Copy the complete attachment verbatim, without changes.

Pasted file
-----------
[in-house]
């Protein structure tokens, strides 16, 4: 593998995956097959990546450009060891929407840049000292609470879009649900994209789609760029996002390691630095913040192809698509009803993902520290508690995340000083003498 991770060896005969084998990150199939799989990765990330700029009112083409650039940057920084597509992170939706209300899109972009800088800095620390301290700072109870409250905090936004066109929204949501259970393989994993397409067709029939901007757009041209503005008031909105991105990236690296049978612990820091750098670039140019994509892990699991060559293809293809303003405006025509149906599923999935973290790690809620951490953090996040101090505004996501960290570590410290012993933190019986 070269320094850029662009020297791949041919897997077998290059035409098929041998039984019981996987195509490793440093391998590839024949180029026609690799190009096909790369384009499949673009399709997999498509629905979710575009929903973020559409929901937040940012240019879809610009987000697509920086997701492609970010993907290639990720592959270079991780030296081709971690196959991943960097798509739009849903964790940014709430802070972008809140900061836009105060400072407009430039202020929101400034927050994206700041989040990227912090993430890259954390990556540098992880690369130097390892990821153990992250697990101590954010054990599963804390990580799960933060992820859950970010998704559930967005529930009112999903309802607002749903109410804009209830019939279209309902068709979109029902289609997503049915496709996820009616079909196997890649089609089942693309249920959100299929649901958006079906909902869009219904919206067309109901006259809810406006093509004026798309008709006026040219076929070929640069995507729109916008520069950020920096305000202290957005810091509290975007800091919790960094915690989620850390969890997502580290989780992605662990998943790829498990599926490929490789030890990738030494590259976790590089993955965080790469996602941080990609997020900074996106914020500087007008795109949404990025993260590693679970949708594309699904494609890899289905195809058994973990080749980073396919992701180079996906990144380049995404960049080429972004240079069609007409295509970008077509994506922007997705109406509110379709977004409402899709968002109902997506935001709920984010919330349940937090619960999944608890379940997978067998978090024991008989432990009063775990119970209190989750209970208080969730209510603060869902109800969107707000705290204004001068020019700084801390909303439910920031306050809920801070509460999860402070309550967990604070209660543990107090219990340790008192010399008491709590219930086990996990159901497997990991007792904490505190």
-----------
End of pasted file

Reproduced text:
[in-house]
């Protein structure tokens, strides 16, 4: 593998995956097959990546450009060891929407840049000292609470879009649900994209789609760029996002390691630095913040192809698509009803993902520290508690995340000083003498 991770060896005969084998990150199939799989990765990330700029009112083409650039940057920084597509992170939706209300899109972009800088800095620390301290700072109870409250905090936004066109929204949501259970393989994993397409067709029939901007757009041209503005008031909105991105990236690296049978612990820091750098670039140019994509892990699991060559293809293809303003405006025509149906599923999935973290790690809620951490953090996040101090505004996501960290570590410290012993933190019986 070269320094850029662009020297791949041919897997077998290059035409098929041998039984019981996987195509490793440093391998590839024949180029026609690799190009096909790369384009499949673009399709997999498509629905979710575009929903973020559409929901937040940012240019879809610009987000697509920086997701492609970010993907290639990720592959270079991780030296081709971690196959991943960097798509739009849903964790940014709430802070972008809140900061836009105060400072407009430039202020929101400034927050994206700041989040990227912090993430890259954390990556540098992880690369130097390892990821153990992250697990101590954010054990599963804390990580799960933060992820859950970010998704559930967005529930009112999903309802607002749903109410804009209830019939279209309902068709979109029902289609997503049915496709996820009616079909196997890649089609089942693309249920959100299929649901958006079906909902869009219904919206067309109901006259809810406006093509004026798309008709006026040219076929070929640069995507729109916008520069950020920096305000202290957005810091509290975007800091919790960094915690989620850390969890997502580290989780992605662990998943790829498990599926490929490789030890990738030494590259976790590089993955965080790469996602941080990609997020900074996106914020500087007008795109949404990025993260590693679970949708594309699904494609890899289905195809058994973990080749980073396919992701180079996906990144380049995404960049080429972004240079069609007409295509970008077509994506922007997705109406509110379709977004409402899709968002109902997506935001709920984010919330349940937090619960999944608890379940997978067998978090024991008989432990009063775990119970209190989750209970208080969730209510603060869902109800969107707000705290204004001068020019700084801390909303439910920031306050809920801070509460999860402070309550967990604070209660543990107090219990340790008192010399008491709590219930086990996990159901497997990991007792904490505190």